Is it wrong to buy trading cards on the internet?

tradingcards_729 Photo: Getty

Walking my son through the playground to his classroom he turned to me and begged, "Mum I want to collect the DreamWorks cards!"

Not even knowing what he was talking about, I used my throw-away answer "There's no such thing, honey."

"But everyone at school has them, Mum!"

Moments later we entered his classroom to a sea of glittering holographic Woolworths DreamWorks Hero cards. My mouth dropped in shock. The classroom had been taken over and Shrek was leading a gang of frenzied children all trying to trade their cards. Wall Street had nothing on this tradefest.

Hovering anxiously nearby were mums making sure cards were being traded in fairness and the teacher standing back willing the school bell to ring.

My son stood there empty handed, no cards, no folder, no-one talking to him. My mummy guilt dropped the pit of my stomach to my feet. I went straight from school to Woolworths. We don't usually shop there, but the fear of my son missing out sent me in there. My shopping had already been done for the week; nevertheless, I randomly threw some items into my basket, just to get these cards. My total spend came to $39.60 - forty cents short of getting two cards. My heart sank. The poor sales assistant took pity on me and handed me two cards. But I felt gut wrenched. Two cards - how could my son possibly play in the trading wars with just two cards?

I came home frazzled. I had two cards and no folder, since they are completely sold out, and my first instinct was to jump on eBay. It not only seemed logical to me, but practical, if not sanity saving. There was listing upon listing of DreamWorks Hero cards. A full set plus folder was fifty dollars. Slowly collecting cards from Woolworths, not taking into account double ups, would require a minimum spend of $840. For me it was a no brainer.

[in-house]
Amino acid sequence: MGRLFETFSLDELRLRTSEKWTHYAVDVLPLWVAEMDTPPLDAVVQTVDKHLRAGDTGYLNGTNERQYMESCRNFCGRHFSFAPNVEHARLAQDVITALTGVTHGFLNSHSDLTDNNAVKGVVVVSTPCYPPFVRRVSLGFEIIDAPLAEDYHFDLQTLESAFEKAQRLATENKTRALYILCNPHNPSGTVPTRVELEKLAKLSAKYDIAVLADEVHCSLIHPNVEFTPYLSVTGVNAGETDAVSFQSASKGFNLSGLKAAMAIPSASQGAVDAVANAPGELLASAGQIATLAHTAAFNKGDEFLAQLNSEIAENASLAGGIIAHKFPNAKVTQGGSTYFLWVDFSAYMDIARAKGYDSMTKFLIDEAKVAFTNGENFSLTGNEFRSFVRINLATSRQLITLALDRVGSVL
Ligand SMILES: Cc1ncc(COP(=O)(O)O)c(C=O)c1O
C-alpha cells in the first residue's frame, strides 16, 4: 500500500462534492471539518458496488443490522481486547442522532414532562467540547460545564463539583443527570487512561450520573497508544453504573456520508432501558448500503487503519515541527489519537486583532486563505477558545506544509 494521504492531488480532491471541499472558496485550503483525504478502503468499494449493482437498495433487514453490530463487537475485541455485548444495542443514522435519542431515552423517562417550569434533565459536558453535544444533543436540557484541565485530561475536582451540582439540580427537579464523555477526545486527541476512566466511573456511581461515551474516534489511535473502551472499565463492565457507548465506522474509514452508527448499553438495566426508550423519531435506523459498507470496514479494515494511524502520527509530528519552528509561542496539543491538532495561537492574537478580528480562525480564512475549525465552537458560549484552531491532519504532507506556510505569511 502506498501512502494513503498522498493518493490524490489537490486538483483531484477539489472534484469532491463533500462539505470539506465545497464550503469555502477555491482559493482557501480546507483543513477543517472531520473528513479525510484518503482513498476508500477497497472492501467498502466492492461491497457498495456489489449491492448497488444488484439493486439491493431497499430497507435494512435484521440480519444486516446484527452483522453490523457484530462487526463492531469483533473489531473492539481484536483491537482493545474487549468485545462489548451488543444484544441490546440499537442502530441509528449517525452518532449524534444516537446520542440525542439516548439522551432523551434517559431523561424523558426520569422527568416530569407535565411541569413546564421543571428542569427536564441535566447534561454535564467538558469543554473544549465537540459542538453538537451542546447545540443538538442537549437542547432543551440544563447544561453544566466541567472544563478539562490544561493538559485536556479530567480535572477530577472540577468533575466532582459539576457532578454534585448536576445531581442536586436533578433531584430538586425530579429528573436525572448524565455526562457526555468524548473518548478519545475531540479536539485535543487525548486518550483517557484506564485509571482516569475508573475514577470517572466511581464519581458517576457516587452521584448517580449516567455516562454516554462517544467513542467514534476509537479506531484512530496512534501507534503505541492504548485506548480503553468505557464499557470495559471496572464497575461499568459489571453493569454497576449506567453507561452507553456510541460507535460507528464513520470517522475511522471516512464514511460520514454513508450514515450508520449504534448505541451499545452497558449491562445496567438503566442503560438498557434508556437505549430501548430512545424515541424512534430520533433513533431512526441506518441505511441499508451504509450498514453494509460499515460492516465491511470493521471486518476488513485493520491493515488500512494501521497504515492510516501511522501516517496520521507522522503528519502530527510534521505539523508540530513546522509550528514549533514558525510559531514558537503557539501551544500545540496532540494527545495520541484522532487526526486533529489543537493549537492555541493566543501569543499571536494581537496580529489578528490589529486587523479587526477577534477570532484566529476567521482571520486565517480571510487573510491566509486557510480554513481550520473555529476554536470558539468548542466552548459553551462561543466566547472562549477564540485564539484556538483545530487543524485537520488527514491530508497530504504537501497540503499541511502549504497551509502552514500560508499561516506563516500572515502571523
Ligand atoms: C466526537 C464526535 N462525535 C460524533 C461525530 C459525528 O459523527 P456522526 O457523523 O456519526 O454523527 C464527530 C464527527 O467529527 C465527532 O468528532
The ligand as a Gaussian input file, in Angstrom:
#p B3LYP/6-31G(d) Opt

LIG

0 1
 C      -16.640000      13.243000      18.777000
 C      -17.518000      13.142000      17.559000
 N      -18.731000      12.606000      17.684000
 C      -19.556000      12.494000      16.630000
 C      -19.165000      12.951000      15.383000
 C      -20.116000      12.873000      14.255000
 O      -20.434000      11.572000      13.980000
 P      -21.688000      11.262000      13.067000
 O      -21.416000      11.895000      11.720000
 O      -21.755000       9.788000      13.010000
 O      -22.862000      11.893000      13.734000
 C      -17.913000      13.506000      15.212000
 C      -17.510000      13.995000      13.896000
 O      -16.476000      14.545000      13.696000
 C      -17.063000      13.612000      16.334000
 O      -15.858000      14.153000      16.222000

Come bedtime and sitting on the edge of my son’s bed I asked him and my husband what they thought about buying these cards from eBay. There was instant outcry. Almost in chorus they informed me that it was not just about collecting a full set and placing the folder away neatly on a shelf. It was the dynamics of trading cards, the skills and negotiation of the worth of each card. It was the excitement and anticipation of getting that one last card. We were speaking two different languages. I wanted the ease and efficiency of eBay - one click and I would have a complete set with no stress. My son and husband wanted the thrill of the chase.

I walked out of my son’s bedroom that night defeated. I still only had two cards. I didn’t like shopping at Woolworths and yet here I was about to spend $800 there, just to get these cards. And that was only for one set; my younger son would inevitably want them too, so make that almost $2000 spent at Woolworths.

Just before I reached for my phone about to text message everyone I knew and beg them for spare cards, I stopped myself. No one would need to know if I bought them from eBay, would they?

In the end everyone won. I bought the cards from eBay and slowly handed them out to my son. He was able to get amongst the thick of it all at school and trade like Wall Street was crashing. Having survived this first round of trade card mayhem, I’m not so sure I am ready for the inevitable next wave from the Woolworths marketing department.

Perhaps then, I’ll assume the brace position and pray it passes without too much destruction, both to my hip pocket and my sanity.

Josefa Pete is a freelance writer and mother to two boys. You can follow her on Facebook or at